Anti-Psychotics and Why So Many Teens and Young Adults Have Prescriptions

Mental health problems often don’t reveal their symptoms until children reach their teenage years. While teens and young adults may be...

Anti-Psychotics and Why So Many Teens and Young Adults Have Prescriptions
26July

Anti-Psychotics and Why So Many Teens and Young Adults Have Prescriptions

Written by Craig Rogersin Section Parent Resources

Mental health problems often don’t reveal their symptoms until children reach their teenage years.

While teens and young adults may be pre-disposed to some mental health conditions and illnesses, researchers believe that it takes some sort of stressor or event to set the wheels fully in motion. Perhaps this is why teens and young adults suddenly have so much trouble: their bodies and brains are changing. Unfortunately, one “quick-fix” solution to manage mental health issues includes prescribing anti-psychotics for these struggling teens while they work through therapy. But, is so much medication really necessary? If the brain is still developing and so many changes are occurring, why are so many teens on anti-psychotics? Is this helping, or harming them?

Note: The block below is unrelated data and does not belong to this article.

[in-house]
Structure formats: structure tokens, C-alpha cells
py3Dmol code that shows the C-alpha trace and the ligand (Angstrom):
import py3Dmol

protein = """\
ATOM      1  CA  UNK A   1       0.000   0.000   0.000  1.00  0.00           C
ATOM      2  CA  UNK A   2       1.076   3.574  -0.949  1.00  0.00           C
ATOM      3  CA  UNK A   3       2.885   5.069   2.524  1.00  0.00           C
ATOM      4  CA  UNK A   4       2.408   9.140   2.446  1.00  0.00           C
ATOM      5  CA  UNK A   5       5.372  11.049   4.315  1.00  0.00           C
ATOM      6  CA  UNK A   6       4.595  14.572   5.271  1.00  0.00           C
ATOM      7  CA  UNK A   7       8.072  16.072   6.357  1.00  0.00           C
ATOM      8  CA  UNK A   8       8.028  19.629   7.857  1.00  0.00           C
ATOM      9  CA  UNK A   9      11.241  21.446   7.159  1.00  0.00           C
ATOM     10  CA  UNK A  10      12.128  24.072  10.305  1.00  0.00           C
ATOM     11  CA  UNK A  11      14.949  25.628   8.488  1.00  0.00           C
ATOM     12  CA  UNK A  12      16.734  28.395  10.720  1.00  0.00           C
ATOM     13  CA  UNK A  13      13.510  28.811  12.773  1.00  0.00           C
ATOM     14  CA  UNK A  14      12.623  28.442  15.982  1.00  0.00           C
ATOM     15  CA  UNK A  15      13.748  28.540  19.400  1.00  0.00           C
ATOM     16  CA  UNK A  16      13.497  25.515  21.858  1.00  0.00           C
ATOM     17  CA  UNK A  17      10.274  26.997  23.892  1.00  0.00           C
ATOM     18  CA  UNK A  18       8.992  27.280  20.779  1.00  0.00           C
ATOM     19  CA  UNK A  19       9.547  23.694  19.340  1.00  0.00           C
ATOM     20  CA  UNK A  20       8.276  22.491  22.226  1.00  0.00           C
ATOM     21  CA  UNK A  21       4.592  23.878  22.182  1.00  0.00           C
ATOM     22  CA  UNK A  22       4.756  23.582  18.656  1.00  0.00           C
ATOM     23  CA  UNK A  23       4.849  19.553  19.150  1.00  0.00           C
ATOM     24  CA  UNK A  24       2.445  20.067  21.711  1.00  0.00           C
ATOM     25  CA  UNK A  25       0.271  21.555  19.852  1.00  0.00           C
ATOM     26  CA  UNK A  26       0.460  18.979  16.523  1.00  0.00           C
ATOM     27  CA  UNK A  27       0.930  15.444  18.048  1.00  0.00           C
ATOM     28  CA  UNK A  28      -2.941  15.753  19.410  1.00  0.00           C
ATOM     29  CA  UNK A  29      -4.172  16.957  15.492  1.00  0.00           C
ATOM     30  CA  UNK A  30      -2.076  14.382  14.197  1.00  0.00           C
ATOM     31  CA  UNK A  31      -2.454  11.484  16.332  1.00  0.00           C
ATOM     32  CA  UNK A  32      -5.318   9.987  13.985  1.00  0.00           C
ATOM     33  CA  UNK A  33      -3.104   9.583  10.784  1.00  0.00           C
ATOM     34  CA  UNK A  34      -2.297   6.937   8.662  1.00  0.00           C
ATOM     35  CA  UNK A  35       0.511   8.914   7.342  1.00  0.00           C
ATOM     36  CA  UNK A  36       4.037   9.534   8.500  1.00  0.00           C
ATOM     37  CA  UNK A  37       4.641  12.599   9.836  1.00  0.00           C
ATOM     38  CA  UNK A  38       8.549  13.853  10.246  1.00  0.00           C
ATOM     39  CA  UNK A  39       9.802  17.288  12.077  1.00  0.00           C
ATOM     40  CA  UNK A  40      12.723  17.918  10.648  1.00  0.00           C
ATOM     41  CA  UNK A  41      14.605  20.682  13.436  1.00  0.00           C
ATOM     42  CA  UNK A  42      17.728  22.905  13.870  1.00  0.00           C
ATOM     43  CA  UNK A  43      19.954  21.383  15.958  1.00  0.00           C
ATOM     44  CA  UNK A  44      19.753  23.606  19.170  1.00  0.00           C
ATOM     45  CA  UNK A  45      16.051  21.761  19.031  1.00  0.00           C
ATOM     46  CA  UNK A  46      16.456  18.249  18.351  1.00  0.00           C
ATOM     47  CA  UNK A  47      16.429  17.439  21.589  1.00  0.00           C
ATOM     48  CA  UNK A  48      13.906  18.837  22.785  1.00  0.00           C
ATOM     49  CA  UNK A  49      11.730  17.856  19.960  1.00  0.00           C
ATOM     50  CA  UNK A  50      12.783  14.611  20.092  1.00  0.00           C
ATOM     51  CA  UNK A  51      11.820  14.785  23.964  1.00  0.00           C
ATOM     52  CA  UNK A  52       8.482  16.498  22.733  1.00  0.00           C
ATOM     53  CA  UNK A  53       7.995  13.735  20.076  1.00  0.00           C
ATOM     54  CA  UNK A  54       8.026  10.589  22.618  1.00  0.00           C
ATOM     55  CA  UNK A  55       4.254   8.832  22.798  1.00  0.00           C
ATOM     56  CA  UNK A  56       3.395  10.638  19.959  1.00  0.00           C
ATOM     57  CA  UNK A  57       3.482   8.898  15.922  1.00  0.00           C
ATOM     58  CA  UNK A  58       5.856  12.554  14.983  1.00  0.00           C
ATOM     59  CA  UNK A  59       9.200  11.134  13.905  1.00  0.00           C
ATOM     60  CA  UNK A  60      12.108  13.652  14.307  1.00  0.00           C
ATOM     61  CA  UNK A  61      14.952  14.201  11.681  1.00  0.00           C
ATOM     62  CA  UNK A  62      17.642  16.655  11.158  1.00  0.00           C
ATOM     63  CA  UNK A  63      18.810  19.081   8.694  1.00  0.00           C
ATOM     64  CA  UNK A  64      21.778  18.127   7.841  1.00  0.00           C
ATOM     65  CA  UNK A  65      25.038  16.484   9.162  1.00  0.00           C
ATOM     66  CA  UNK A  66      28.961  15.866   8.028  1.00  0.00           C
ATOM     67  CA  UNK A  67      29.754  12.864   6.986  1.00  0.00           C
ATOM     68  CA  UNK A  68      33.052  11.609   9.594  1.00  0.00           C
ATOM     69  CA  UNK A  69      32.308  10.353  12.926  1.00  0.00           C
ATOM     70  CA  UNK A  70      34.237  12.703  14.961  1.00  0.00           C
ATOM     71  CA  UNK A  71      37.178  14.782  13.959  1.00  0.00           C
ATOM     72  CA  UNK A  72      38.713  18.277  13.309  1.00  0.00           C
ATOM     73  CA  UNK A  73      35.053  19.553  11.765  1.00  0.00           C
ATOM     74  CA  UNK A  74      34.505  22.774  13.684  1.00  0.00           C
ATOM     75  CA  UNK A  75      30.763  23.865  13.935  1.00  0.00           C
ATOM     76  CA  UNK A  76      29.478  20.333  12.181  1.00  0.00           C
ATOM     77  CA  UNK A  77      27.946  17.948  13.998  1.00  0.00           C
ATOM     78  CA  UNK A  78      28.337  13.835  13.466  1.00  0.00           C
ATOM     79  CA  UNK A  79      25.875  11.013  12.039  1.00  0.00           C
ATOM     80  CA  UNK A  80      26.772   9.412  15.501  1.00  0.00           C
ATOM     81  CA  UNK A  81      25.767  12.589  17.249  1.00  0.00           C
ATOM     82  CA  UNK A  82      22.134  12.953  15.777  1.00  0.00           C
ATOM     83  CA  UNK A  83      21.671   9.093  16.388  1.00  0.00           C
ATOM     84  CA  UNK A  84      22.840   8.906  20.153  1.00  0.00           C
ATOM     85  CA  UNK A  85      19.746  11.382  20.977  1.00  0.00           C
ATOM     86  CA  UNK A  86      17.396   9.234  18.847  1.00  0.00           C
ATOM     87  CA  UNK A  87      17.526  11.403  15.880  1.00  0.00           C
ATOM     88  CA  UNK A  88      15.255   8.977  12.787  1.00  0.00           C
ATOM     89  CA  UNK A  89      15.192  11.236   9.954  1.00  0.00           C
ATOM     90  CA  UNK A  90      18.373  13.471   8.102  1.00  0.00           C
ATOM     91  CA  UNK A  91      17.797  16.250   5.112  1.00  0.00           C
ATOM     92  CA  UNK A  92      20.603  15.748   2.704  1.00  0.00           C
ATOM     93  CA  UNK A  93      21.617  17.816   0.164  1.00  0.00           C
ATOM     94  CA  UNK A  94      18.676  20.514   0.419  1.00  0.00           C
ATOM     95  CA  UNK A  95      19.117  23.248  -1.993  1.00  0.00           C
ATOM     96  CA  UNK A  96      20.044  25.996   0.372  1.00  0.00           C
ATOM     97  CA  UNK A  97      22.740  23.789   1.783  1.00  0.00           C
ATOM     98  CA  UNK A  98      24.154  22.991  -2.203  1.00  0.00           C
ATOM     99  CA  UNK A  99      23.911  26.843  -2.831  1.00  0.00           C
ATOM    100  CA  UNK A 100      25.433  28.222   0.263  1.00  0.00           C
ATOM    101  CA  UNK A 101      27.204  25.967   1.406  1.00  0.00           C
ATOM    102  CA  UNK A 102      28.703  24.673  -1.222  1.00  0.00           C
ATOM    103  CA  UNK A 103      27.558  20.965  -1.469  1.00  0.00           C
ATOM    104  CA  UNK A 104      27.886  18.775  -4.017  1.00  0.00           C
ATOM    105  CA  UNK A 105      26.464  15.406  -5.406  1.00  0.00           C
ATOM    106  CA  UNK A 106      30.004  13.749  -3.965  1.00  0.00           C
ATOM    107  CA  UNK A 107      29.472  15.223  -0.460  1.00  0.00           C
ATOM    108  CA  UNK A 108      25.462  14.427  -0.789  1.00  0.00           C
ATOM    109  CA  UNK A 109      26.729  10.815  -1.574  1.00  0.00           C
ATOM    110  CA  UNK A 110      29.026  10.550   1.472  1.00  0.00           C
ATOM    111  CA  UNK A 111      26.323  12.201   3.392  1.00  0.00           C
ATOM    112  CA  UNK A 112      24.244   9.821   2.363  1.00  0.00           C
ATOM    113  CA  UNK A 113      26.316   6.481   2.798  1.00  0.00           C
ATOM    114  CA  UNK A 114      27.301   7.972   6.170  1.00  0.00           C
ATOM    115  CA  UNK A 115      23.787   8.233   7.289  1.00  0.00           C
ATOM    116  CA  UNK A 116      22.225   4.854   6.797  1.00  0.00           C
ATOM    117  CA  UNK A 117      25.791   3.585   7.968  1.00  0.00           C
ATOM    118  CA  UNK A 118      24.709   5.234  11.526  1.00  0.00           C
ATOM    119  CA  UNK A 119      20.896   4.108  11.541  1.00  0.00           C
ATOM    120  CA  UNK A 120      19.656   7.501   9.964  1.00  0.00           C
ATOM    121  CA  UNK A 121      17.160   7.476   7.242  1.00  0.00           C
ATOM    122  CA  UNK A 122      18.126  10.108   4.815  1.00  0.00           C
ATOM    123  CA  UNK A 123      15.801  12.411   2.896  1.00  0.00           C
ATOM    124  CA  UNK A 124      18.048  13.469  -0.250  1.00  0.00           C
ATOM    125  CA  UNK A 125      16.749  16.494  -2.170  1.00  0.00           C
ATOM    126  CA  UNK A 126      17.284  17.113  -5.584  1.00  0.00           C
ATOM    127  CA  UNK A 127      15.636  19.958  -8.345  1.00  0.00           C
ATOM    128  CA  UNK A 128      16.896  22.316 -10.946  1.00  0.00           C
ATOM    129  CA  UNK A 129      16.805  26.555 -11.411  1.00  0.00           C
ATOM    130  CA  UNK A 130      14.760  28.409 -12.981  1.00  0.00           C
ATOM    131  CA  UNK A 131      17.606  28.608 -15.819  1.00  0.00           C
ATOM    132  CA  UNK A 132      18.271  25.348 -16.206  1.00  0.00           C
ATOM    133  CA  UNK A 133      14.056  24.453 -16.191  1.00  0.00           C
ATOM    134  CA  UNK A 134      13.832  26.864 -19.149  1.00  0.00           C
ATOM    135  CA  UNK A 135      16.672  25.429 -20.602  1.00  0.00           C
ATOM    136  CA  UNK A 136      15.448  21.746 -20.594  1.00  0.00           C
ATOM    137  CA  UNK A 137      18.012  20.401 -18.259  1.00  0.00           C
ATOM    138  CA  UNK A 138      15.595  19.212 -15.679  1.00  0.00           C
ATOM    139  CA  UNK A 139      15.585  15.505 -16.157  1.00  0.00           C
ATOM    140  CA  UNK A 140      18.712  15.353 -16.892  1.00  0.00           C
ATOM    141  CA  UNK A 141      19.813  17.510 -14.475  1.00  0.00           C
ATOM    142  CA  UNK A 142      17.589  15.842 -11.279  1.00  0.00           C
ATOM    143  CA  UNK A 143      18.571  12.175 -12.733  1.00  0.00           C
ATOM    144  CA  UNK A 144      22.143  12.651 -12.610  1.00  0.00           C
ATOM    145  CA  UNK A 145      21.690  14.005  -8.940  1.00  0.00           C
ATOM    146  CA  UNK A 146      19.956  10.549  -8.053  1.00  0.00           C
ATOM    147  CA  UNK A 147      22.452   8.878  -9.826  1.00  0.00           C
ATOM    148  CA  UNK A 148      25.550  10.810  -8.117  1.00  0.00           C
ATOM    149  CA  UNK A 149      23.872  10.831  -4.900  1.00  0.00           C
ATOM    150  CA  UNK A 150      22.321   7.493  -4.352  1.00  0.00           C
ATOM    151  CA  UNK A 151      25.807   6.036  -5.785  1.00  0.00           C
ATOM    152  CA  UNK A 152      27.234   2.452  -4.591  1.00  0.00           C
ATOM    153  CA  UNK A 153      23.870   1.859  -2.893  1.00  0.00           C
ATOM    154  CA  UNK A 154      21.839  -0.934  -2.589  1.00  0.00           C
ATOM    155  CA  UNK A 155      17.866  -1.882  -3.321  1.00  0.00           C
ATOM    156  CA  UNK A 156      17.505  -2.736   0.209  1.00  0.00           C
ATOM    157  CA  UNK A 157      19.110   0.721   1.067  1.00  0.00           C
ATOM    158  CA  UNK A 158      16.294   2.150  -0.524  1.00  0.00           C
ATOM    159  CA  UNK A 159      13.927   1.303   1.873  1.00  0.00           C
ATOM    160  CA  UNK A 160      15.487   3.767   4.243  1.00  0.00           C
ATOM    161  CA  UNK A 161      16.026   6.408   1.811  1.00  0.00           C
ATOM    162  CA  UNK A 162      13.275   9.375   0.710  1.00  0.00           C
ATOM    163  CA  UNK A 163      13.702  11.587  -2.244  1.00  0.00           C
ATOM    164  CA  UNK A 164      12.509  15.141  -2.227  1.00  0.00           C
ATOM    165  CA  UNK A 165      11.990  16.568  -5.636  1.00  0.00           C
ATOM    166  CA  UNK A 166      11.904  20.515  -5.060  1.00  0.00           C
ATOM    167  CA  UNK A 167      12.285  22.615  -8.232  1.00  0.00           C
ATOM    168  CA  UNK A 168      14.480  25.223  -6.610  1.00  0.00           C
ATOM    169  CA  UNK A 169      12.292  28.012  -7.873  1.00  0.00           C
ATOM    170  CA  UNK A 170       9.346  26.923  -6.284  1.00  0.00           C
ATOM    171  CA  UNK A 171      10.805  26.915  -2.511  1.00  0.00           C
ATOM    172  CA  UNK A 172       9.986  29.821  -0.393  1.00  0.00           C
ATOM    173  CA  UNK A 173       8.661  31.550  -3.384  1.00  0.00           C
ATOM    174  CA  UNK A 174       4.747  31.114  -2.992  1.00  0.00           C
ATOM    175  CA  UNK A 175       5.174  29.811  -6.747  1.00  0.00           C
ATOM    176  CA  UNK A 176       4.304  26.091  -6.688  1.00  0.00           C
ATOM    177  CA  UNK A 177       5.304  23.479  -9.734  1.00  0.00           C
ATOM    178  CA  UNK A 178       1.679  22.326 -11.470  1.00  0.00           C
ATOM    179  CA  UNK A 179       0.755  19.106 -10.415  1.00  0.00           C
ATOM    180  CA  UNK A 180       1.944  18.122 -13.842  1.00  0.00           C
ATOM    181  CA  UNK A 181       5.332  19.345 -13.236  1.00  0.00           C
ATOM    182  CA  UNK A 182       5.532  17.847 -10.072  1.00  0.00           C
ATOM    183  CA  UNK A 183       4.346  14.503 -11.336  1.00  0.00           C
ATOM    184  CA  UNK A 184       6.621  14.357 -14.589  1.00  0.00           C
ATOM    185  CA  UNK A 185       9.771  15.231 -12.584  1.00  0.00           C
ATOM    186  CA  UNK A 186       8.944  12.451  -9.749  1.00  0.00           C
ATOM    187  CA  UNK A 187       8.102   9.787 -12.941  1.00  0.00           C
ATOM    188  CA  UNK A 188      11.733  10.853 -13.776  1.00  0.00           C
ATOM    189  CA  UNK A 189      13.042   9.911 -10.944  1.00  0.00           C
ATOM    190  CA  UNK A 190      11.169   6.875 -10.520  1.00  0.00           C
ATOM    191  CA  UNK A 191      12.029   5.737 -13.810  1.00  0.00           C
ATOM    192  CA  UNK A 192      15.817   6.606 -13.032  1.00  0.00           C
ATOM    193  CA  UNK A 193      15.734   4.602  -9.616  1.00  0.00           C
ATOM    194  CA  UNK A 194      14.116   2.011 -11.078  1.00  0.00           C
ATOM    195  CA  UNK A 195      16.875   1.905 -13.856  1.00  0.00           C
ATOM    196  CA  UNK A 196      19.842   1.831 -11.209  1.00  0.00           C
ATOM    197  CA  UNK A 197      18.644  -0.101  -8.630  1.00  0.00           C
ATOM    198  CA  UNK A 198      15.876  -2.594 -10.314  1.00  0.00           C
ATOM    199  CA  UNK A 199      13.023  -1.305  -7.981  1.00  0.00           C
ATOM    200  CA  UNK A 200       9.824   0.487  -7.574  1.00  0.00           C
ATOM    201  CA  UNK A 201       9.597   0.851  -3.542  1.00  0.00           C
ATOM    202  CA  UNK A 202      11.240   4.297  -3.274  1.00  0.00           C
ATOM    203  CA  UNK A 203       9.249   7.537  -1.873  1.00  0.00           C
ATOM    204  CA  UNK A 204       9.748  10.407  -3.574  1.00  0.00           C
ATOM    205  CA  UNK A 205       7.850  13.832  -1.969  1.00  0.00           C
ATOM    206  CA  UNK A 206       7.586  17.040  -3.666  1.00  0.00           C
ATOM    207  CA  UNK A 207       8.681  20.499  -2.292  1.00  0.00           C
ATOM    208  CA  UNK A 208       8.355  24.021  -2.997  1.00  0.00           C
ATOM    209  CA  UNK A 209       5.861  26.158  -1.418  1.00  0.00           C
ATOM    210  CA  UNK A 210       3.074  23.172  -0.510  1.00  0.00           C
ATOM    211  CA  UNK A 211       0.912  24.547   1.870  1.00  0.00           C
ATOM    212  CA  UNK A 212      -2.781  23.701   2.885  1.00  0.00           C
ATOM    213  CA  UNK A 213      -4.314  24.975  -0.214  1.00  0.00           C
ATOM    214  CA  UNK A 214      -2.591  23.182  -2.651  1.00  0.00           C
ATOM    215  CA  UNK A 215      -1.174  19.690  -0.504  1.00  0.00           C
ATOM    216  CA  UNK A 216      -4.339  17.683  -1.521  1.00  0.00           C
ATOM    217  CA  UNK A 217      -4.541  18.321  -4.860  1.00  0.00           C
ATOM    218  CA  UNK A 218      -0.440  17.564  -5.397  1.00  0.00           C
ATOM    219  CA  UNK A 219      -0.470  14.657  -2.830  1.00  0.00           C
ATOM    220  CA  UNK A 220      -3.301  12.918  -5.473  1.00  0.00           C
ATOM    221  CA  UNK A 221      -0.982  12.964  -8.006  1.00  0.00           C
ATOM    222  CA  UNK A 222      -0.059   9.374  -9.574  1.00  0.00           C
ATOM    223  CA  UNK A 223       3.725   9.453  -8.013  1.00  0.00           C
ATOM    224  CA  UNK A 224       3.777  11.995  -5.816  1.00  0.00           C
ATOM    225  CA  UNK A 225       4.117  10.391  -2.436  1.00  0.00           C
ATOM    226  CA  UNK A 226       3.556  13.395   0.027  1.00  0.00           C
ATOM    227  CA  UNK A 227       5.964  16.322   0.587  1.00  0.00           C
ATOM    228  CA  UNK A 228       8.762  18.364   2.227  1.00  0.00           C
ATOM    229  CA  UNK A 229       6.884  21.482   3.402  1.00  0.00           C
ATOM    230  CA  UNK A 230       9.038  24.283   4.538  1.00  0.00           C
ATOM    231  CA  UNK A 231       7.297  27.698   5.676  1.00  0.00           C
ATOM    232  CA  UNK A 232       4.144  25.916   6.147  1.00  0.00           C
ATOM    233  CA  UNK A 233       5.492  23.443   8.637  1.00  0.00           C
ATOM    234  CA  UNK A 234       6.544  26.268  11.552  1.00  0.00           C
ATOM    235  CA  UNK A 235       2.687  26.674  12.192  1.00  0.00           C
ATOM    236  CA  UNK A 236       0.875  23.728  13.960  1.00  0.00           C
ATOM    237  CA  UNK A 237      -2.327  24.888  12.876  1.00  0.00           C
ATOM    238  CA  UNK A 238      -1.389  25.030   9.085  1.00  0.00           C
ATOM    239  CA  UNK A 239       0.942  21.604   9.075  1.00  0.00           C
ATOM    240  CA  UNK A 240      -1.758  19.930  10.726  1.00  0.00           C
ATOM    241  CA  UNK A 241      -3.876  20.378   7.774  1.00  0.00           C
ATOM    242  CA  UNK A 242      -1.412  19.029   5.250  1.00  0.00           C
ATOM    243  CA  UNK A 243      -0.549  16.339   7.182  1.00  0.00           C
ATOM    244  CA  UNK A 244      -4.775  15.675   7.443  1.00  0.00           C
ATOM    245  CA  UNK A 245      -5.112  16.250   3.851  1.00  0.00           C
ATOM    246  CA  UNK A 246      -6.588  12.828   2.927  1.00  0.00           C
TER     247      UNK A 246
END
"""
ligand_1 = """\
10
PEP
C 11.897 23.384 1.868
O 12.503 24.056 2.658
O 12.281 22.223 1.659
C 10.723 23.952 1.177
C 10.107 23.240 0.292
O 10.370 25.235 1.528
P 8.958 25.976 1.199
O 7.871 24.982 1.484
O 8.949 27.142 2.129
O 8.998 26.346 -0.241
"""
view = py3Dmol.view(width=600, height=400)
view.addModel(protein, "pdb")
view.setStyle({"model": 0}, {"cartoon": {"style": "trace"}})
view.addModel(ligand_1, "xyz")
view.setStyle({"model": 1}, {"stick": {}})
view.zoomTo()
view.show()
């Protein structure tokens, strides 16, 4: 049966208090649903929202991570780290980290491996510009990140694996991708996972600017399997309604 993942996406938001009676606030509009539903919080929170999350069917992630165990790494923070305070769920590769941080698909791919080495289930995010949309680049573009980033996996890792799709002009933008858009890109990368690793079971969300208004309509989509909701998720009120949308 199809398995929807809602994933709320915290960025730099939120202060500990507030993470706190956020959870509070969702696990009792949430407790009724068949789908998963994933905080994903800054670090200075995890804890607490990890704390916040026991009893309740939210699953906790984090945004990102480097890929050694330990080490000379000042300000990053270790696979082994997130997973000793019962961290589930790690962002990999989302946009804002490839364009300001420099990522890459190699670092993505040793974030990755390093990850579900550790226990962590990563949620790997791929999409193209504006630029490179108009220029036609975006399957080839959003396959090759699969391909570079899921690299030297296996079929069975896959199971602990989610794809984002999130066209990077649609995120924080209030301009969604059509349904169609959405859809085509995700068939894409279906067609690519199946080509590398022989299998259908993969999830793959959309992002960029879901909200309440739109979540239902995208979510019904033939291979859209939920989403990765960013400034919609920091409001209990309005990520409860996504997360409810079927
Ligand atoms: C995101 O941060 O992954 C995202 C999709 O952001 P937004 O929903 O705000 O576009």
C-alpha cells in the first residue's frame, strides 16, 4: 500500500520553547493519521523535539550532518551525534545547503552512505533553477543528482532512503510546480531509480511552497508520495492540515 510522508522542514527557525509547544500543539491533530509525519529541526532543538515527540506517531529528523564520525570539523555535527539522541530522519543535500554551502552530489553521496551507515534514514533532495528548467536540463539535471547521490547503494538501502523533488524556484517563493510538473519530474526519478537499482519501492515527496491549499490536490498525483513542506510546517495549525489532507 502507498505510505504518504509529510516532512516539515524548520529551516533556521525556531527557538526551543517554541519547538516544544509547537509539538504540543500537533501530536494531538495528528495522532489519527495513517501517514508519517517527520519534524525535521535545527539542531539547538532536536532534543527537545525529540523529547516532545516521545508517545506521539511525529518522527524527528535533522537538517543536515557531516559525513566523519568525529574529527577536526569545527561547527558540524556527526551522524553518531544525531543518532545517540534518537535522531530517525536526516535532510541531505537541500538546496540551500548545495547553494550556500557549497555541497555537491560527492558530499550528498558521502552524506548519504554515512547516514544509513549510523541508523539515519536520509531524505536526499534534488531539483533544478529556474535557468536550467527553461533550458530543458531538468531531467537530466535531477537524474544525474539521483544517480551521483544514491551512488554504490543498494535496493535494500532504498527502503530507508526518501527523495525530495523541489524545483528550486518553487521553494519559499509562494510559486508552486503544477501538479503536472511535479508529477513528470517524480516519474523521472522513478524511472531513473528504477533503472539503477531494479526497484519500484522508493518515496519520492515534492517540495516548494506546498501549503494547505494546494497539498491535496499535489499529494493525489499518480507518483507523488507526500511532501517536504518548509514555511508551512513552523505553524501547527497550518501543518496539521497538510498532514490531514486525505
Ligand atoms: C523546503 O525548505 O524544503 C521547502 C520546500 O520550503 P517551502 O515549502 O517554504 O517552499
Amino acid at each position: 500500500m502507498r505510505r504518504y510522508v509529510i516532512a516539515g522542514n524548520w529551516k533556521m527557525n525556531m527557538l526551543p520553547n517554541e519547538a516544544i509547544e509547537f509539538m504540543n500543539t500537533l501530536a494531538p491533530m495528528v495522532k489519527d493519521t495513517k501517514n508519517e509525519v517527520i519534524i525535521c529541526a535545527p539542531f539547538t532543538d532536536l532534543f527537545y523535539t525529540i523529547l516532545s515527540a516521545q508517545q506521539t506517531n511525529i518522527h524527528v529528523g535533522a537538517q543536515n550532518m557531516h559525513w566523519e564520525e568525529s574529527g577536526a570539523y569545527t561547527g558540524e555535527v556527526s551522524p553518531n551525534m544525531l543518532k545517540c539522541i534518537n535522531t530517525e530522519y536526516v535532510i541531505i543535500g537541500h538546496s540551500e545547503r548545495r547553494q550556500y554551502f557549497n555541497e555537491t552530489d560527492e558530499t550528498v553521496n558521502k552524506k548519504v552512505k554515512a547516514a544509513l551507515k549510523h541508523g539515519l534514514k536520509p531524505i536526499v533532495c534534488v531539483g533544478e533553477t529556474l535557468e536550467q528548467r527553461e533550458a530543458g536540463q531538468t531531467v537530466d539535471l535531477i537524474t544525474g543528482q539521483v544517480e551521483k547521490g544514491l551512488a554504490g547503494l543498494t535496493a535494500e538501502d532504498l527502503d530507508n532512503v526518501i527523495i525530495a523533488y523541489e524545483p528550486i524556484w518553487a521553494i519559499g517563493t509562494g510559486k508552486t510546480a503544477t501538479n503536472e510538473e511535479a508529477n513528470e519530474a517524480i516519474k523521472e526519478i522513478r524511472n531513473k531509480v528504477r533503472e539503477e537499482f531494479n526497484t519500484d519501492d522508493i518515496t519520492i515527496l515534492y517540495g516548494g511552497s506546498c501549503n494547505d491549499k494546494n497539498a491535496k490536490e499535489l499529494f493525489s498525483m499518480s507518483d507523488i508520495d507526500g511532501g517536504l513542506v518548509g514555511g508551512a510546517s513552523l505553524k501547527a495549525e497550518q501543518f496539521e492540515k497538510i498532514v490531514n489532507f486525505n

Why Anti-Psychotics are Prescribed

Anti-psychotics are frequently prescribed as a means of controlling psychosis. It may be due to frequent psychotic episodes, or to control delusions, hallucination, schizophrenia, or bi-polar disorder, and for those afflicted, the right dose and type of medication can have a positive effect on their lives. But, like all medications, the medical community often finds secondary uses for them, and they are frequently related – even if distantly – to similar conditions. Such is the case with mental illness.

Currently, treatment for other mental health issues has grown to include the use of anti-psychotics to manage conditions such as depression, PTSD, ADHD, some forms of autism, and more. In fact, a study conducted by the College of Physicians and Surgeons of Columbia University’s Dr. Mark Olfson, a clinical psychiatry professor, revealed that for children and teens, one in every three visits with a psychiatrist ends with them being prescribed anti-psychotics as part of their therapy.

Given this dramatic rise in antipsychotic treatments in young people, Olfson concluded that “Practice has overstepped research,” and further adding that this practice of prescribing antipsychotics so freely “should give physicians pause.” Many in the medical community agree with Olfson, particularly when considering the number of side effects that go along with taking this type of medication.

What Are Some Alternative Therapy Solutions?

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